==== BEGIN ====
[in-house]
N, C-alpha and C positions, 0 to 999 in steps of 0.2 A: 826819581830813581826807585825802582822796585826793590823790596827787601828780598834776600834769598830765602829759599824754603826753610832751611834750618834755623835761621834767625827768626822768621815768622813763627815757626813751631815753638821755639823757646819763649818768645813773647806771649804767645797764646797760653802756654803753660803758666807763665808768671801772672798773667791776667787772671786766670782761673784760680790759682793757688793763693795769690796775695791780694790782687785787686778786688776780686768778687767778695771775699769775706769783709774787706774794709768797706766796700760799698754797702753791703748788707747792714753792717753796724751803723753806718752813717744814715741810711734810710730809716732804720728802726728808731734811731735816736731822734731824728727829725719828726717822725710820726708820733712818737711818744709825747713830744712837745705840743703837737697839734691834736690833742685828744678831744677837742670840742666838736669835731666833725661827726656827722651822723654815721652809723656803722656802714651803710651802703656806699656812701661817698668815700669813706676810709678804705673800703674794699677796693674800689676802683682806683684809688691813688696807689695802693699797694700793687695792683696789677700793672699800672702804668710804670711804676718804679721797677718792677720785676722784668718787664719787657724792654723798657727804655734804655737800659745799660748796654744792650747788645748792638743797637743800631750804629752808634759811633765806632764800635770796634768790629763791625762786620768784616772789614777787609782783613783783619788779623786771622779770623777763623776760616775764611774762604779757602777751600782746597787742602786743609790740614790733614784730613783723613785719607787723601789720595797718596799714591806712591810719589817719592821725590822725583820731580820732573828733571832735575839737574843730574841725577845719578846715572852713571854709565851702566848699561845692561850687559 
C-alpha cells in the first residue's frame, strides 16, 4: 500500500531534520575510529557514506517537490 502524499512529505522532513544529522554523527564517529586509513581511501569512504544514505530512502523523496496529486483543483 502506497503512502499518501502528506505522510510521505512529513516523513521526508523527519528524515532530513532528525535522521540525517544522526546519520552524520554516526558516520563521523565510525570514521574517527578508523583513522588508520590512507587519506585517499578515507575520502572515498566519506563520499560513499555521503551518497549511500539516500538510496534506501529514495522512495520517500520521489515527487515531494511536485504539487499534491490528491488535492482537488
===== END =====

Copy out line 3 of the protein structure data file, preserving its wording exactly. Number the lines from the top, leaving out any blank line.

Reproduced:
C-alpha cells in the first residue's frame, strides 16, 4: 500500500531534520575510529557514506517537490 502524499512529505522532513544529522554523527564517529586509513581511501569512504544514505530512502523523496496529486483543483 502506497503512502499518501502528506505522510510521505512529513516523513521526508523527519528524515532530513532528525535522521540525517544522526546519520552524520554516526558516520563521523565510525570514521574517527578508523583513522588508520590512507587519506585517499578515507575520502572515498566519506563520499560513499555521503551518497549511500539516500538510496534506501529514495522512495520517500520521489515527487515531494511536485504539487499534491490528491488535492482537488